Dir. Lorene Machado.
Film-maker Lorene Machado and screenwriter Margaret Cho misfire with Bam Bam And Celeste, a featurefound wanting in too many departments, and potentially too offensive to many,to succeed.
US theatrical prospects mightsee it pick up play at midnight theatres, especially on gay circuits, but fewaudiences are likely to identify with it. The increasing number of cable andsatellite TV stations may help usher it towards a very particular audience butwider prospects beyond that are unlikely.
Overseas, some of the satiremight not seem so broad and absurd - for example the simplified portrayals ofrednecks - but there's no escaping the threadbare story and lack of actingcraft.
It's somewhat strange that afeature conceived, and written, by Margaret Cho - oneof the indie film world's champions of gay rights -should sport as its lead a cringe-inducing fey hairdresser whose solution tolife's problems is to find some random man to have sex with.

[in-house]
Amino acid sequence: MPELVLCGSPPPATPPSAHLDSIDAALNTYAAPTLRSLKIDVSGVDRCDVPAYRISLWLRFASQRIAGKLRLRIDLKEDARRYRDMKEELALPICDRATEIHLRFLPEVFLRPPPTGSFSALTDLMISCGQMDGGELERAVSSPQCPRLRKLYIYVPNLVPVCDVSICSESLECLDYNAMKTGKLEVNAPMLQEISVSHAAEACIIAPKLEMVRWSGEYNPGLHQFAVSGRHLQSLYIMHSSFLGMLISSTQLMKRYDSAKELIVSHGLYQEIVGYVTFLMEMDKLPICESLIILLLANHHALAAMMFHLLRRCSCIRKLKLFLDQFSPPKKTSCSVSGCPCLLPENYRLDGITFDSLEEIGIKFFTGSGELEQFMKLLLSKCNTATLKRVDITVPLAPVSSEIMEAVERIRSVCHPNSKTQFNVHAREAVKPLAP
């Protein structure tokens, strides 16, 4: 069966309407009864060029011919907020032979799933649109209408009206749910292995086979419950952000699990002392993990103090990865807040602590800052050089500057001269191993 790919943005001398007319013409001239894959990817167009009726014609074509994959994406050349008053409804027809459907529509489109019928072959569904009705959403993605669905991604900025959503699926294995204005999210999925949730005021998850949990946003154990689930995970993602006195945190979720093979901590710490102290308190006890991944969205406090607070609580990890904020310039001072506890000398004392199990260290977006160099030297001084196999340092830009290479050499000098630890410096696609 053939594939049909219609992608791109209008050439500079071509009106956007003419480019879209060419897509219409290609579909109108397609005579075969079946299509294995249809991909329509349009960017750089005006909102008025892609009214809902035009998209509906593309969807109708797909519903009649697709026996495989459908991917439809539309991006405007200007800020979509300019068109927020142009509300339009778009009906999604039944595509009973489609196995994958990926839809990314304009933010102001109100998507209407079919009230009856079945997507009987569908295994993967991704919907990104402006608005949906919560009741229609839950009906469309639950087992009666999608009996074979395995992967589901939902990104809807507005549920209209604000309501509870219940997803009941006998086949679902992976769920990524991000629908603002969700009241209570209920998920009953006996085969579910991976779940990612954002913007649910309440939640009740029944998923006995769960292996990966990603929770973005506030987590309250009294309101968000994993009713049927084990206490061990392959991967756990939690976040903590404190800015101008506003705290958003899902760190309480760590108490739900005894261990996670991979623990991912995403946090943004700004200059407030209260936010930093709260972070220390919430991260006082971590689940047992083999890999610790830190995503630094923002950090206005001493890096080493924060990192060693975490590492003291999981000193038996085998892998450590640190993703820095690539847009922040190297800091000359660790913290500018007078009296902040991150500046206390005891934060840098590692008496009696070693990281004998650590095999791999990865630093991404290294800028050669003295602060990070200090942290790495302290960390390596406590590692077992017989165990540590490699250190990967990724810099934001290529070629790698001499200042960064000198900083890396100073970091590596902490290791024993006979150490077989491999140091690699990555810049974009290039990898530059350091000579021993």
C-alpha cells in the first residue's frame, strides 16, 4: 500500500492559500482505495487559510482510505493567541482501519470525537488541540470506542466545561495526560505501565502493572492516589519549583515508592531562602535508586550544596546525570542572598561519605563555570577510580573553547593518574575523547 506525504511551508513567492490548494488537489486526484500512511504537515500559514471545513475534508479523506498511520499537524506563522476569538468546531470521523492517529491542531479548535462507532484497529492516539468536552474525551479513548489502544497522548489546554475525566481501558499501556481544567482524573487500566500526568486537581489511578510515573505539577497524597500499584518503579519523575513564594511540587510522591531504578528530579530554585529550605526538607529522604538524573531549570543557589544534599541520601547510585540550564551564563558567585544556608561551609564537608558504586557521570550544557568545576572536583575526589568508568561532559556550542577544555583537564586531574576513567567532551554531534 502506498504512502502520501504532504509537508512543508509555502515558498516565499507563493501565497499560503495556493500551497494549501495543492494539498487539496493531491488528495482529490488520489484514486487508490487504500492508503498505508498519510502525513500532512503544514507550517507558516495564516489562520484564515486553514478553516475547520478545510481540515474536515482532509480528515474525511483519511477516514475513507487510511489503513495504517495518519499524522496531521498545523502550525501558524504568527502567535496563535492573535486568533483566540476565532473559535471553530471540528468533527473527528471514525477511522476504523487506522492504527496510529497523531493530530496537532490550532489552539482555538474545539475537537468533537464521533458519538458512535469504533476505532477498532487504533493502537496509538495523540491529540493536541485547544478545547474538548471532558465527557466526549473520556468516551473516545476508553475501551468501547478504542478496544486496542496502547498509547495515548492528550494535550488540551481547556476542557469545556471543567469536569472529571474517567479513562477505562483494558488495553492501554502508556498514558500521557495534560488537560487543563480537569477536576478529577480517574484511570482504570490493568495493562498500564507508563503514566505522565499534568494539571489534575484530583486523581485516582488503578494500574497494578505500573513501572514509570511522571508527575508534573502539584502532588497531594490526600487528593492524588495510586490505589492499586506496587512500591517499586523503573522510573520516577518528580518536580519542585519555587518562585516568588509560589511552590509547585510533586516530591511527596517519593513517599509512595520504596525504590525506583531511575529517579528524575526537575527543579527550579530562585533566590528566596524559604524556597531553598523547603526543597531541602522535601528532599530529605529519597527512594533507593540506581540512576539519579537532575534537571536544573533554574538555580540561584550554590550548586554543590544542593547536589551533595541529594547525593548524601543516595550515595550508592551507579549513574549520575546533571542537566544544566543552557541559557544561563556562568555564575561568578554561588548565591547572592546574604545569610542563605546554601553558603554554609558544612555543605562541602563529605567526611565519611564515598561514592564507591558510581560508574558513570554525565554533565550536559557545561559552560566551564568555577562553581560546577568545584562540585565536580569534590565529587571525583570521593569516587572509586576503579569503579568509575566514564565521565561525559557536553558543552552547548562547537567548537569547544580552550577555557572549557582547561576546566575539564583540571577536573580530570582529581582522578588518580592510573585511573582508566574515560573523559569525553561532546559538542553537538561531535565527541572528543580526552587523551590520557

Bam BamAnd Celeste (Daniels and Cho)are best friends, 15 years after they graduated from high school. They live in Dekalb, Illinois, a nightmare version of a John Hughessuburb, where their neighbours shout that Cho is a'chink' and 'rice eater' and hurl rolled-up newspapers ather so that she falls into a pile of trash.
Eventually the pair decide to take a road trip and attempt to appear on makeovershow Trading Faces, in the processencountering obstacles and learning things about each other and themselves.
It's less that
Characters are too broad andover-reaching, while the audience is exposed to an endless stream of flat andobvious 'fag' and 'sidekick' jokes (Chois notably proud of her fag hag status) thateventually grate.
Possibly Chois simply too close to her material to view it objectively. Possibly there aretoo many inside jokes between her and her friends that do not translate to abroader audience. Either way, it does not work.
Cho Taussig Productions
Nuit Blanche Productions